New online liquor store Liquor.co.za has launched in South Africa. The digital platform caters to the need for an e-commerce portal that can service both direct-to-customer (D2C) and high-volume business-to-business (B2B) requirements, and is the result of a collaboration of expertise from key players in the liquor and entertainment industries.
Construction on The Capital Mbombela's R205m project, set to be a game-changer on the city's hotel and accommodation industries, is well underway with an anticipated hotel opening set for November 2021.
"The city hasn't seen any significant new additions to its hotel repertoire since development ahead of the 2010 FIFA World Cup projects," says Marc Wachsberger, managing director of The Capital Hotels and Apartments.
"Its status as a leading city in Mpumalanga, at the heart of the province's tourism and agriculture sectors, means that the time is perfect to build an exciting new offering that will be appealing to tourists and corporates alike."
The 13th annual IAB Bookmark Awards took place today in a prestigious virtual celebration. Hosted by the multi skilled Selae Thobakgake and Merica Monamodi; the most thrilling and innovative digital marketing campaigns of the past year were announced.
The European Commission has approved the registration of the designation 'Rooibos'/'Red Bush' in its register of protected designations of origin and protected geographical indications. Rooibos is the first African food to be approved by the EU for listing on the register.
Credit: miiya via Pixabay
Rooibos joins the EU's list of other products with protected designation of origin, including Champagne, Irish Whiskey, Porto and Queso Manchego, which can only be labelled accordingly if they come from their designated region. Rooibos products can now use the EU's logo to indicate authenticity and quality to European consumers.
Food products listed on the EU register of protected designations of origins generate almost R1.24tn in value. Bilateral agreements between EU and its international partners, including between EU and China, recognise the protected designations of origin.
The recognition of the products’ origin empowers consumers to distinguish quality products and trust that they are enjoying authentic quality products linked to the region of origin, knowledge and know-how of its producers.
Valuable competitive advantage
The Rooibos registration was hailed by the South African Rooibos Council, the Western Cape government and the Delegation of the European Union to South Africa, stating that the listing will greatly benefit South African producers and rural communities.
“Rooibos is one of the most iconic products of the Western Cape and its inclusion in the PDO register will signal its unique quality to consumers, not only in Europe but all over the world. We expect that this will lead to an increase in demand by discerning consumers with the benefits working their way back to farms in the designated production area,” says Western Cape Minister of Agriculture, Dr Ivan Meyer.
Dr Mogale Sebopetsa, head of the Western Cape Department of Agriculture, adds: “We have been working with the Rooibos industry since the 1990s to prevent the name ‘Rooibos’ from being misused by others. The inclusion of Rooibos/Red Bush in the register recognises the fact that it can only be produced in parts of the Western Cape and Northern Cape provinces. In this way, our heritage is safeguarded for posterity and will benefit the producers in our region.”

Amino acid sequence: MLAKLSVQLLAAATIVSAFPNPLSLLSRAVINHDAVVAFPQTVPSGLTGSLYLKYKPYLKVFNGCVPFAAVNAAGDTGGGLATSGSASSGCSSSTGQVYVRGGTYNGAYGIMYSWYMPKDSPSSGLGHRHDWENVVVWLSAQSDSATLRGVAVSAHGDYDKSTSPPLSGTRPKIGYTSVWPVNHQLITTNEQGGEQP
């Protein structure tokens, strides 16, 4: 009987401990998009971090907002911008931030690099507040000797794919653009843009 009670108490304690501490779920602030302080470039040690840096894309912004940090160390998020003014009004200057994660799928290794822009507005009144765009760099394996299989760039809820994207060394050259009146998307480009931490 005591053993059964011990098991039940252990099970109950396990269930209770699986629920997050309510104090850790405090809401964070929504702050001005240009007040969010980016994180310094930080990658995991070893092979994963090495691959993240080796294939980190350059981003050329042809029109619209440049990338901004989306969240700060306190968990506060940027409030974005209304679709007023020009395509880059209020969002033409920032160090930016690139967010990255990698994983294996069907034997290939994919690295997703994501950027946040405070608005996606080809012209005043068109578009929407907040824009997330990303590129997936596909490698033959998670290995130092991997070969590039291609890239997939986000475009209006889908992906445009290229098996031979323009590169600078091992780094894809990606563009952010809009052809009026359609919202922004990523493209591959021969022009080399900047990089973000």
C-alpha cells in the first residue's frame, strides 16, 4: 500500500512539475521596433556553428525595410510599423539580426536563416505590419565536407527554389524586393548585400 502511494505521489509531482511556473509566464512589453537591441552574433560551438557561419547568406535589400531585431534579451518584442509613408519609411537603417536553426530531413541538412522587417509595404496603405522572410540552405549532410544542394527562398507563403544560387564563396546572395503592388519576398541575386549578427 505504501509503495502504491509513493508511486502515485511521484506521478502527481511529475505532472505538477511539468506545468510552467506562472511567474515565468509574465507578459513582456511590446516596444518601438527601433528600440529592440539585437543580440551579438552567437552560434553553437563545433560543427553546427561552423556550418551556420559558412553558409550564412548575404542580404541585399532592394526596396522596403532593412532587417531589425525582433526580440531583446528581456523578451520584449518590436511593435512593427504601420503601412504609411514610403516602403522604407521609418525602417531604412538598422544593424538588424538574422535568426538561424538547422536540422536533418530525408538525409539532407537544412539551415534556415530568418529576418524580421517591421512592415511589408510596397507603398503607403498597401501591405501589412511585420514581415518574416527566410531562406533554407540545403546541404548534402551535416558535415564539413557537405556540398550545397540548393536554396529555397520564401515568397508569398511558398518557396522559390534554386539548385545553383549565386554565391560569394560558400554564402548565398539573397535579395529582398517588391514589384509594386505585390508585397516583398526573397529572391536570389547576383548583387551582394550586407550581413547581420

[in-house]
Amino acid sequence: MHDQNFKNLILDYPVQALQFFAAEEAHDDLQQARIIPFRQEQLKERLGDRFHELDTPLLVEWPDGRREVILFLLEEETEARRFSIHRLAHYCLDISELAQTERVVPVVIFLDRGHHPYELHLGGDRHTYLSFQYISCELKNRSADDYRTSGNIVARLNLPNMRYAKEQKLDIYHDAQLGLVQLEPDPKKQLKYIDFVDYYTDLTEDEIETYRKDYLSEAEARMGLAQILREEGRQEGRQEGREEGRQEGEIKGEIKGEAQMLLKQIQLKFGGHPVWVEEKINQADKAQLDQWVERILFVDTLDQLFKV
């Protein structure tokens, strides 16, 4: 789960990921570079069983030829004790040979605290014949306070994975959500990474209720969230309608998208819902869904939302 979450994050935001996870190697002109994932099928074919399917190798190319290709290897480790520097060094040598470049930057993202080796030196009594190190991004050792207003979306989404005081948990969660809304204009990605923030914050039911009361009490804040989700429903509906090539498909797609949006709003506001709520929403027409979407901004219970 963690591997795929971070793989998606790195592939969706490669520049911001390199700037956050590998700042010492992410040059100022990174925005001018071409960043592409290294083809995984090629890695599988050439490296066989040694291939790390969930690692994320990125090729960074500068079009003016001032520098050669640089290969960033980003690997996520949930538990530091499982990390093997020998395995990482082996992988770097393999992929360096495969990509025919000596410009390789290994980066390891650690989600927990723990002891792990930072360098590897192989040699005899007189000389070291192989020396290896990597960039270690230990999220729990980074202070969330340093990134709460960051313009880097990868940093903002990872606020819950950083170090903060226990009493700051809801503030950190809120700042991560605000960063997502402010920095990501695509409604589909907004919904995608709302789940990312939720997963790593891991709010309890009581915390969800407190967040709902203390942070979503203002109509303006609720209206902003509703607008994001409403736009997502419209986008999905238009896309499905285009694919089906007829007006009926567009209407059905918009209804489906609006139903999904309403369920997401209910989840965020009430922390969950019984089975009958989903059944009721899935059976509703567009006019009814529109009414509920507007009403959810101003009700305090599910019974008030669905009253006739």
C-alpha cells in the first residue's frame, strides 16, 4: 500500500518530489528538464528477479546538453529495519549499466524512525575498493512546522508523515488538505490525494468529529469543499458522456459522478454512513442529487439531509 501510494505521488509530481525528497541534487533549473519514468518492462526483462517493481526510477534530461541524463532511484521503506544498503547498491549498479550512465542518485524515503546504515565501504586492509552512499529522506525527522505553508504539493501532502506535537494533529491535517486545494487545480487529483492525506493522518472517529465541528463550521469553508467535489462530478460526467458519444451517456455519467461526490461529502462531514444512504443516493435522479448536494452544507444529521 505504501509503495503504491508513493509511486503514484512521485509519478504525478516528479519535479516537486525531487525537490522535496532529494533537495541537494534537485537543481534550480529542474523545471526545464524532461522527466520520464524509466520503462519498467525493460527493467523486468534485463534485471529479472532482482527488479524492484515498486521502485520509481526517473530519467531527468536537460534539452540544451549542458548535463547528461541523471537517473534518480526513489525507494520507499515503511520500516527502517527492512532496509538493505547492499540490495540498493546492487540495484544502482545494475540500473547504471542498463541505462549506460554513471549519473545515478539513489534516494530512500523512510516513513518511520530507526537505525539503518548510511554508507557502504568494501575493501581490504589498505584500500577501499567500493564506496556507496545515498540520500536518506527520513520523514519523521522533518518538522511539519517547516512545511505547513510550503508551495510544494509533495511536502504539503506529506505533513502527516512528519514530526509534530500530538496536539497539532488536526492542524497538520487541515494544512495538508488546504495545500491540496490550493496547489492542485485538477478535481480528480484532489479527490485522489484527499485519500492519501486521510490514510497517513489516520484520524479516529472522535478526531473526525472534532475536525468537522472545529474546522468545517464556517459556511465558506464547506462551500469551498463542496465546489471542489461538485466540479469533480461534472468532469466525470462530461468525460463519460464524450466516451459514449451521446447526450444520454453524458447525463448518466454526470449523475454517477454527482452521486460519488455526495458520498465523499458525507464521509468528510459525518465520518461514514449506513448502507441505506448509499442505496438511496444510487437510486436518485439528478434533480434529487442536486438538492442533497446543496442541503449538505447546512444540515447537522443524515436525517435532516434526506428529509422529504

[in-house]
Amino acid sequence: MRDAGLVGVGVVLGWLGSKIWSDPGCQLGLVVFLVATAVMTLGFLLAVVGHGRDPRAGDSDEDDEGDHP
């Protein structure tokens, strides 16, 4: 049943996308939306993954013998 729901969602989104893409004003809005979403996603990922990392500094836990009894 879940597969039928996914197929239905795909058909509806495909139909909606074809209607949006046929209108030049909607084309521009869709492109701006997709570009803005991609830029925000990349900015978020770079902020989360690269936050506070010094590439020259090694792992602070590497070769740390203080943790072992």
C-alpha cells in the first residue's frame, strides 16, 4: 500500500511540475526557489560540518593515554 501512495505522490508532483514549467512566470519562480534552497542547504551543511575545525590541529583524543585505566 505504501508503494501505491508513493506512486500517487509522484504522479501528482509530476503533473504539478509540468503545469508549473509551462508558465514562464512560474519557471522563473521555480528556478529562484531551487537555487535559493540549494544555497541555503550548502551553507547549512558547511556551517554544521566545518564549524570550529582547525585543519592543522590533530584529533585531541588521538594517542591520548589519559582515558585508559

Dawie de Villiers, SA Rooibos Council legal director, says inclusion in the EU register is a “big win” for the Rooibos industry and South Africa. “The registration will allow Rooibos to use the protected designation of origins logo, which is well-recognised by consumers in Europe. The logo will identify Rooibos as a unique product.” He says the registration will afford the industry greater ability to protect Rooibos’ trade mark worldwide."
De Villiers also notes that the registration will go a long way towards sustaining the Rooibos industry. Higher consumption of Rooibos because of increased recognition will contribute to the preservation of traditional knowledge and further uplift small-scale farmers in the indigenous communities producing Rooibos.
“As an industry, we recognise the close connection between Rooibos, the area where it grows, as well as the community and their traditions. Our goal is to protect, support and promote the sustainability of not only Rooibos, but the rich heritage of the industry as a whole, which is why we so doggedly pursued the registration.
"Rooibos also forms part of SA’s rich biodiversity, and we believe that the registration will make way for other indigenous species, such as Buchu and Aloe Ferox to also be indicated as PDOs and reap similar rewards,” says De Villiers.
According to the EU’s ambassador to South Africa, Dr Riina Kionka, “The Covid-19 pandemic has demonstrated that solid trade relations are critical to ensuring the continuous and uninterrupted supply of safe, nutritious, affordable and sustainable food as well as to providing essential income and jobs along food value chains. This is why South Africa and EU preferential trade relations are so important.
“These relations include the protection of geographical indications which enable a stronger connection between unique local food products and European consumer tastes. This has direct benefits for all involved in South Africa and in the EU. Geographic indications offer a valuable competitive advantage that is difficult to erode, so we are delighted that Rooibos has been approved as the first African product on the EU register of protected designation of origin (PDO).”
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